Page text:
Discharge of Contract by Frustration



The second para of section 56 Contract Act 1872 states that “A contract to do an act which after the contract is made becomes impossible, or, by reason of some event which the promisor could not prevent, becomes unlawful, becomes void when the act becomes impossible or unlawful.”

Becomes impossible:

Agreement, performance of which by promisor was impossible in itself, was void. Agreement performance of which was possible at the time of execution but on account of subsequent event became impossible provided such impossibility or unlawfulness was not within the knowledge of promisor, were also void. Performance of a contract may become impossible because of the destruction of subject matter or of anything essential to the performance of the contract or in case of contract of service by death or illness of party concerned. A contract may become impossible by change in law which has the effect of rendering the contract unlawful which was lawful at the time when it was made. A contract may also become impossible of performance because a state of things which was the basis of the contract had ceased to exist and finally a contract may become impossible of performance in sense that circumstances have intervened which render the performance within the time, in a way contemplated, impossible. Thus where the goods which were the subject matter of contract are damaged through fault of no body, the contract cannot be enforced. In such a case the doctrine of frustration would become applicable from the time the goods are destroyed or ceased to exist.

Frustration of contract:

The doctrine of frustration comes under S. 56 but it is really an aspect or part of the law of discharge of contract by reason of the supervening impossibility or illegality of the act agreed to be done. In case of an executor contract, where an uncontemplated turn of events has occurred which makes further performance impossible or unlawful, the contract becomes frustrated at that point end; the parties are absolved from further performance under it.

In order that S. 56 may apply the following conditions must be fulfilled.

  1. That the act should have become impossible.
  2. That the impossibility should be by reason of some event which the promisor could not prevent.
  3. That the impossibility should not be self-induced one or due to his negligence.

Frustration by act of Government:

Where by the act of the government the performance of a contract becomes impossible and the parties to a contract had not anticipated any such eventuality; and none of the parties is liable for any loss or damage to the other. Therefore, the parties are not liable if a contract of delivery of goods becomes impossible of performance owing to the requisitioning of ships by the government.

Prohibition of sale:

Where under the law the sale of an article was not prohibited at the time when the contract of sale was made but it was prohibited before it was performed, the contract was frustrated and no party to it was bound to perform his part.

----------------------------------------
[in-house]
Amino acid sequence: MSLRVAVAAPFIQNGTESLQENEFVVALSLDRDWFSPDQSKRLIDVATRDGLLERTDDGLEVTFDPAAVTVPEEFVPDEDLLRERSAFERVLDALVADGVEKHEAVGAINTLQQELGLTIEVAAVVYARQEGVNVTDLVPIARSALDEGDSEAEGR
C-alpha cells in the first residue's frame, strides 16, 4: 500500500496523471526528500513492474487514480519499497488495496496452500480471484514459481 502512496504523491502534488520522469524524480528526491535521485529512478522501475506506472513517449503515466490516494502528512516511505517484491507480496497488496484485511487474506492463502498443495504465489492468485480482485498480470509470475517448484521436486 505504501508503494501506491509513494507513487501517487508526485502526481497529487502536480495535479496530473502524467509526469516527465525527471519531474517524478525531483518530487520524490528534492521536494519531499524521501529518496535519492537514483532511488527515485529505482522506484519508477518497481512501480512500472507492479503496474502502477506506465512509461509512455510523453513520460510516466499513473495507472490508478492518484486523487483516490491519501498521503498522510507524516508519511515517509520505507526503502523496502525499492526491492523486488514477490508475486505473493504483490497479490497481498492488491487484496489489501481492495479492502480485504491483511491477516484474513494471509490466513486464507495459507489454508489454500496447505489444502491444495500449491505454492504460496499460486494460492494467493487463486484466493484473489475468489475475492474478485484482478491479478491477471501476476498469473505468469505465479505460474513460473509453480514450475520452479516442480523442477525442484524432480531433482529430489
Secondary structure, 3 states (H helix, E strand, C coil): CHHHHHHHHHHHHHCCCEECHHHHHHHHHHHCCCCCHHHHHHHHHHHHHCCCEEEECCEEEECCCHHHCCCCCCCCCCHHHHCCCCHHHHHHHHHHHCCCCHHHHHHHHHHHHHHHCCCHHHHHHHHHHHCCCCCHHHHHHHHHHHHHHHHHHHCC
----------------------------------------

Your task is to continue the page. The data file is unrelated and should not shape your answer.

Thus where the parties had entered into a contract for sale of imported truck chassis but before the sale could take place, it was prohibited under Essential Commodities (contract of distribution) Order 1953, it was held that parties to a contract are not bound to perform their part of the contract.  

Declaration of war:

If a contract is entered into, it becomes illegal owing to the declaration of war, etc it cannot be enforced. Thus, where a contract of carrying goods to specified part is frustrated due to declaration of war it becomes void, and plaintiff is not entitled to compensation for its breach. Where due to outbreak of war the performance of the contract by the insured, by making payment of the premium to the enemy insurance company with whom he was insured became impossible and illegal under the Defence of Pakistan Rules the contract become frustrate and void.

Death or insanity:

Generally a contractual obligation undertaken by deceased promisor would be binding on his legal representatives to the extent of the estate of the deceased promisor in their hands as this obligation of the legal representative is not personal. However, there is one exception to this general rule, in case of contracts which involve personal elements and if personal skill is essence of contract, the obligation under the contract can only be discharged by that party whose personal skill is involved. The legal representative of the deceased person cannot be required to perform nor can they render performance of contract involving personal skill and action on the death of a person on principle, the benefit and burden of contract pass to the legal representative as part of his estate. [Keith on elements of law of contract].

Effect of frustration:

Where there is frustration the contract automatically dissolves. It does not depend on the choice or election of either party.

The doctrine of frustration is not really an exception to the rule that a man must pay damages if he breaks the contract for there can be no default in not doing that which the law prohibits.

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